Thabit also wrote on astronomy, writing Concerning the Motion of the Eighth Sphere. He believed (wrongly) that the motion of theequinoxes(11) oscillates. He also published observations of the Sun. In fact eight complete treatises by Thabit on astronomy have survived and the article [R Morelon, Tabit b. Qurra and Arab astronomy in the 9th century, Arabic Sci. Philos. 4 (1) (1994), 6; 111-139] describes these. The author of [ibid] writes:

When we consider this body of work in the context of the beginnings of the scientific movement in ninth-century Baghdad, we see that Thabit played a very important role in the establishment of astronomy as an exact science (method, topics and program), which developed along three lines: the theorization of the relation between observation and theory, the 'mathematisation' of astronomy, and the focus on the conflicting relationship between 'mathematical' astronomy and 'physical' astronomy.

An important work Kitab fi'l-qarastun (The book on the beam balance) by Thabit is on mechanics. It was translated into Latin byGherard of Cremona and became a popular work on mechanics. In this work Thabit proves the principle of equilibrium of levers. He demonstrates that two equal loads, balancing a third, can be replaced by their sum placed at a point halfway between the two without destroying the equilibrium. After giving a generalization Thabit then considers the case of equally distributed continuous loads and finds the conditions for the equilibrium of a heavy beam. Of courseArchimedes considered a theory of centres of gravity, but in [K Jaouiche, Le livre du qarastun de Tabit ibn Qurra. étude sur l'origine de la notion de travail et du calcul du moment statique d'une barre homogène, Arch. History Exact Sci.


(1974), 325-347] the author argues that Thabit's work is not based onArchimedes' theory.

Thabit had a student Abu Musa Isa ibn Usayyid who was a Christian from Iraq. Ibn Usayyid asked various questions of his teacher Thabit and a manuscript exists of the answers given by Thabit, this manuscript being discussed in [S Pines, Thabit Qurra's conception of number and theory of the mathematical infinite, in 1968 Actes du Onzième Congrès International d'Histoire des Sciences Sect. III : Histoire des Sciences Exactes (Astronomie, Mathématiques, Physique) (Wroclaw, 1963), 160-166]. Thabit's concept of number follows that ofPlato and he argues that numbers exist, whether someone knows them or not, and they are separate from numerable things. In other respects Thabit is critical of the ideas ofPlato andAristotle, particularly regarding motion. It would seem that here his ideas are based on an acceptance of using arguments concerning motion in his geometrical arguments.

Thabit also wrote on:

... logic, psychology,ethics, the classification of sciences, the grammar of the Syriac language, politics, the symbolism ofPlato's Republic ... religion and the customs of the Sabians.

His son,Sinan ibn Thabit, and his grandsonIbrahim ibn Sinan ibn Thabit, both were eminent scholars who contributed to the development of mathematics. Neither, however, reached the mathematical heights of Thabit.


1-The Sabian religious sect were star worshippers from Harran often confused with the Mandaeans (as they are in Biography in "Dictionary of Scientific Biography", New York 1970-1990).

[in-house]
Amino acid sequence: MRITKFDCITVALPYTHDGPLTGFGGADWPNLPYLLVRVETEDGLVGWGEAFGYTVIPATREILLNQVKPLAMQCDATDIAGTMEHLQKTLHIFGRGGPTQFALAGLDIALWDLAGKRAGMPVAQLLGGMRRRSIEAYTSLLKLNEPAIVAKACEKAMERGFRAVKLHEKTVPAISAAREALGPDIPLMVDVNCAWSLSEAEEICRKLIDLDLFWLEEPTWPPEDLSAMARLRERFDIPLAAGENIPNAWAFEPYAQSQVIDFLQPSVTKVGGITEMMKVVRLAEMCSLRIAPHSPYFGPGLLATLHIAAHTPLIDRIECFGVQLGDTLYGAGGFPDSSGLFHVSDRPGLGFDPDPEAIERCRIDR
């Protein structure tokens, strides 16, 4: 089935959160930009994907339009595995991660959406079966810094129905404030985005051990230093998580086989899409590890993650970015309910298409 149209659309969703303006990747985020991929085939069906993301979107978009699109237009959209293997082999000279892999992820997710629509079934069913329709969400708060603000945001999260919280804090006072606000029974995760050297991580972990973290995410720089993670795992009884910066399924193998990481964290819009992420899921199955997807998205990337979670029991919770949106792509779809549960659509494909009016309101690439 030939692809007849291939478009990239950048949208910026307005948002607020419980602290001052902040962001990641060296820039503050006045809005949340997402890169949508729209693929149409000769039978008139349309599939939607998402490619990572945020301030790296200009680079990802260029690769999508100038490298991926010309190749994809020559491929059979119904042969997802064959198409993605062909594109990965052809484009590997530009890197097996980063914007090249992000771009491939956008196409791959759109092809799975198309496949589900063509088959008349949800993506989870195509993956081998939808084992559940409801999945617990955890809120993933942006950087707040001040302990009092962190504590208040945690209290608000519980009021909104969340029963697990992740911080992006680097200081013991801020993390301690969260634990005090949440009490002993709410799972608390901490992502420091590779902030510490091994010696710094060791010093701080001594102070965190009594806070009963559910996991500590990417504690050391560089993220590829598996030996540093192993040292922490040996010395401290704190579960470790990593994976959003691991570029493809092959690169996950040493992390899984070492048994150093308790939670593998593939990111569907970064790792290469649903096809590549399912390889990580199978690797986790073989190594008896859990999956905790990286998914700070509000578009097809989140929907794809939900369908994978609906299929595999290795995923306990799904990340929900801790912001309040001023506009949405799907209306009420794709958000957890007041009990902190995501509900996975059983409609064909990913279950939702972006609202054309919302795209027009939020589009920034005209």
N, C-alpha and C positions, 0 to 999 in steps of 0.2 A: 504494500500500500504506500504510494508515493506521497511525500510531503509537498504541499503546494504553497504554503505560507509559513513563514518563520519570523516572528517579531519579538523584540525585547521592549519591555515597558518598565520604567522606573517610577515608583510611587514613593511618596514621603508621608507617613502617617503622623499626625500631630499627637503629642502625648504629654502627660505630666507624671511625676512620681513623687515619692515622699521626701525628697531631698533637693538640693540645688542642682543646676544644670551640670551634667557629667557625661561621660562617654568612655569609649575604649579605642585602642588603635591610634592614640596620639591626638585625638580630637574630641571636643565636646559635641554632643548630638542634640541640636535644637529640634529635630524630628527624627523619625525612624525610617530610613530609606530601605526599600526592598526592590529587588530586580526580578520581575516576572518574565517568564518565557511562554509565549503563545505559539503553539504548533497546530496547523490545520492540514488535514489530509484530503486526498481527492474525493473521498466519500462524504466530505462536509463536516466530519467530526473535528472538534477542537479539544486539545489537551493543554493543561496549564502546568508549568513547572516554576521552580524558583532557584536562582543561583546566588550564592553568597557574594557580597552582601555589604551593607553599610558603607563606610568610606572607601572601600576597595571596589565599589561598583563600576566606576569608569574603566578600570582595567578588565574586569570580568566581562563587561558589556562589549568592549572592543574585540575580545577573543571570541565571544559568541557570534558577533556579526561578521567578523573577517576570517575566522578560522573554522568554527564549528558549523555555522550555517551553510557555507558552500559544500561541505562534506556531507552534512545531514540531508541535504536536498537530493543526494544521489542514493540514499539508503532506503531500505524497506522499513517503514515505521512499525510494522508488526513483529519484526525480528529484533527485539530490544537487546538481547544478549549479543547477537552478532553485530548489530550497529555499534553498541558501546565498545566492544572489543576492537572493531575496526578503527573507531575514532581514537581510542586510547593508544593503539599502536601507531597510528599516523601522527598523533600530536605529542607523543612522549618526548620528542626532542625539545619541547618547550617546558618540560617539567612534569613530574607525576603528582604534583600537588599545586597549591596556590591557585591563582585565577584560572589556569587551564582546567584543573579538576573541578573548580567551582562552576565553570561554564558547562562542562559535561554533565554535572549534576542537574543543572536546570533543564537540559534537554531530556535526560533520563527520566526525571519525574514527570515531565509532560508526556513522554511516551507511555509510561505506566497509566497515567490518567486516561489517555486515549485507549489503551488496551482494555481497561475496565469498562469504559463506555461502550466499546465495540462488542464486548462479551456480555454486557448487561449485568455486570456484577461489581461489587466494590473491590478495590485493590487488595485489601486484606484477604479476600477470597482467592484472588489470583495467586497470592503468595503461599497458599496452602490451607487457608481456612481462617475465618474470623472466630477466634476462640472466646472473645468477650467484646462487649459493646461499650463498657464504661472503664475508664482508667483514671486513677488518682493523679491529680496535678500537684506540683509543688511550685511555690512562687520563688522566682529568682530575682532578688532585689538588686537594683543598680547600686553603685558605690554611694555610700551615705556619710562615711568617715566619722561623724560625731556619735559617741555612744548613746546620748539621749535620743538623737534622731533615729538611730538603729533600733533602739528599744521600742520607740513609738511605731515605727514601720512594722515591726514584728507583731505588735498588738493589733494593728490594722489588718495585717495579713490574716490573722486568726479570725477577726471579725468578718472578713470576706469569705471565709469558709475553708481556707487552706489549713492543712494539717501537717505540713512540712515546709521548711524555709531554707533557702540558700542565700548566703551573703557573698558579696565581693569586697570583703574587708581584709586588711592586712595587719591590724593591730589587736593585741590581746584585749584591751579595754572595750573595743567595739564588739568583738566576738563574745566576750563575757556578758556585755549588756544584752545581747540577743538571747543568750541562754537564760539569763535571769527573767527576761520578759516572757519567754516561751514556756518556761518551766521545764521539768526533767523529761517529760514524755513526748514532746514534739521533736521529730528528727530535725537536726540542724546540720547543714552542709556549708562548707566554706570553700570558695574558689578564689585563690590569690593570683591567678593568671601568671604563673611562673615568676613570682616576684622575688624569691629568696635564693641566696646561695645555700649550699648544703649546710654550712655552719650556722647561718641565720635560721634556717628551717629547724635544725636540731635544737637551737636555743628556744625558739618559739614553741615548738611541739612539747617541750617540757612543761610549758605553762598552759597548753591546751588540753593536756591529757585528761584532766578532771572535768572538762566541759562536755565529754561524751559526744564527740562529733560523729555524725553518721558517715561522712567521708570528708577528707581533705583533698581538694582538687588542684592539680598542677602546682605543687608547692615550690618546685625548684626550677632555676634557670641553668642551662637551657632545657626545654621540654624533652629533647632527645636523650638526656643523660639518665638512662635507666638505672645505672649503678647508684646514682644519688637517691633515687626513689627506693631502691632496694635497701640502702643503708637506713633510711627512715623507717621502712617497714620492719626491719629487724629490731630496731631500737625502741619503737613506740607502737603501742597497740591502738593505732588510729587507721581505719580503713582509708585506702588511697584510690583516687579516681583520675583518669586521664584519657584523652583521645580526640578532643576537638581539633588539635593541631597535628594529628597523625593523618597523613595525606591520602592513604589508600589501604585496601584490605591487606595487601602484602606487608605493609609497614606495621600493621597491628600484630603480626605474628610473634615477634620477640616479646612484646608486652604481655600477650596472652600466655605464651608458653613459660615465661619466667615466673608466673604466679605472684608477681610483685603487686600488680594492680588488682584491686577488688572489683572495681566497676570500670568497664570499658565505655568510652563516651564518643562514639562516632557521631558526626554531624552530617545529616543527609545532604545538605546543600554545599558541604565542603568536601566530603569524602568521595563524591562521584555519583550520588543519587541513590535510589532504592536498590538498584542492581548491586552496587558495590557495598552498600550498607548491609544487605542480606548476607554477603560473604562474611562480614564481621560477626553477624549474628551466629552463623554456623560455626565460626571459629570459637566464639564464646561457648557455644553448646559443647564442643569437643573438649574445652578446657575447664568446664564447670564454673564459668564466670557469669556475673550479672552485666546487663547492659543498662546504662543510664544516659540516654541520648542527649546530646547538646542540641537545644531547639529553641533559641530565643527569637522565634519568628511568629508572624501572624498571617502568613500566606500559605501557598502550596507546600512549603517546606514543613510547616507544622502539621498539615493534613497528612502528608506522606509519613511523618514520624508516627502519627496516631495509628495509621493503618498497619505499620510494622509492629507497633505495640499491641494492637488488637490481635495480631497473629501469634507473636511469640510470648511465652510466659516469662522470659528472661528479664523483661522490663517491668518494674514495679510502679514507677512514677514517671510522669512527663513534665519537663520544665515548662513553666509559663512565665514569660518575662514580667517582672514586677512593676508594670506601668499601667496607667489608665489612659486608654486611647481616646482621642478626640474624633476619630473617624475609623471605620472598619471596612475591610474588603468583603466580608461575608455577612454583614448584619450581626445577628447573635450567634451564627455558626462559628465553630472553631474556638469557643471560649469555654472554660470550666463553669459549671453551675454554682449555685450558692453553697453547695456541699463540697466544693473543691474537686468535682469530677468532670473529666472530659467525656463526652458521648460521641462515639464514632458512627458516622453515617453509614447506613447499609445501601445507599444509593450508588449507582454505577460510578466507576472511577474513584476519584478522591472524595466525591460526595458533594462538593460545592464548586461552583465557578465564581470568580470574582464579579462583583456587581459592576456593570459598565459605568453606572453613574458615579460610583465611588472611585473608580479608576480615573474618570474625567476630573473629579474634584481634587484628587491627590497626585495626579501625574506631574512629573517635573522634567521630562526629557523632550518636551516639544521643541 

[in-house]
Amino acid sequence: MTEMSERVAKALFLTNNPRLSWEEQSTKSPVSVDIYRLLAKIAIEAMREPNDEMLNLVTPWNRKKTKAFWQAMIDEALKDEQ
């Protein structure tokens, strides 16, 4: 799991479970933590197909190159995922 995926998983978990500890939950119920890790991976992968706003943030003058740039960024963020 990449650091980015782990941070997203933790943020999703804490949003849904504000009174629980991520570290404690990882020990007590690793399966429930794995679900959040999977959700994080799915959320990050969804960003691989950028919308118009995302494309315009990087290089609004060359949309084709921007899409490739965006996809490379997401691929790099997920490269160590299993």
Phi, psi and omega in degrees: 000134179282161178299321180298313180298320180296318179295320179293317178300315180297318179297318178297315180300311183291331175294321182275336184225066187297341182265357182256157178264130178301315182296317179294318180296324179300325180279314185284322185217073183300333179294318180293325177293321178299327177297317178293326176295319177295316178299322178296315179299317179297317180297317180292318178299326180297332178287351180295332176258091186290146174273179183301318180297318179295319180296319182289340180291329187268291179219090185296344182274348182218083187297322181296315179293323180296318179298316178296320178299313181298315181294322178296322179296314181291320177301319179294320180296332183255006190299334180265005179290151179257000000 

2- A non-Euclidean geometry is a geometry in which Euclid'sparallel postulate fails, so that there is not a unique line failing to meet a given line through a point not on the line.
If there is more than one such "parallel" the geometry is called hyperbolic; if there is no line which fails to meet the given one, the geometry is called elliptic.

Amicable numbers are a pair of numbers a, b for which the sum of the proper divisors of a equals b and the sum of the proper divisors of b is equal to a.
For example, 220 and 284 are amicable numbers.
4- Iamblichus (born


about 250 AD in Chalcis in Coele Syria [now in Lebanon], died


about 330) was a Syrian philosopher who played a large part in the development of Neoplatonism. His writings which have survived include On the Pythagorean Life; The Exhortation to Philosophy; On the General Science of Mathematics; On the Arithmetic of Nicomachus; and Theological Principles of Arithmetic. He was a major influence on Proclus.

An abundant number is an integer for which the sum of its proper divisors is greater than the number itself.
For example, the proper divisors of 12 are 1, 2, 3, 4, 6 which sum to 16.

A deficient number is an integer for which the sum of its proper divisors is less than the number itself.
For example, the proper divisors of 8 are 1, 2, 4, which sum to 7.
7- A parabola is one of the sections. It may be defined using thefocus directrix property as thelocus of points which are equidistant from a fixed line and a fixed point.
Or via Cartesian coordinates as the set of points in a plane satisfying the equation:
y = x2


One of the classic problems of Greek mathematics was to find aruler and compass construction to divide any angle into three equal pieces.
The other classic problems weresquaring the circle andduplicating the cube.
9- A magic square is a set of integers (often 1, 2, ... , n2 ) arranged in a square in such away that each row, each column (and often the two diagonals as well) sum to the same number.

For example: is a 3

3 magic square

10- The method of exhaustion is calculating an area by approximating it by the areas of a sequence of polygons.
For example, filling up the interior of a circle by inscribing polygons with more and more sides.

The equinox is the time of the year when the noon sun is overhead at the equator making day and night equal in length.
Equinoxes occur about 21st March and 23rd September.

Article by:

J J O'Connor and E F Robertson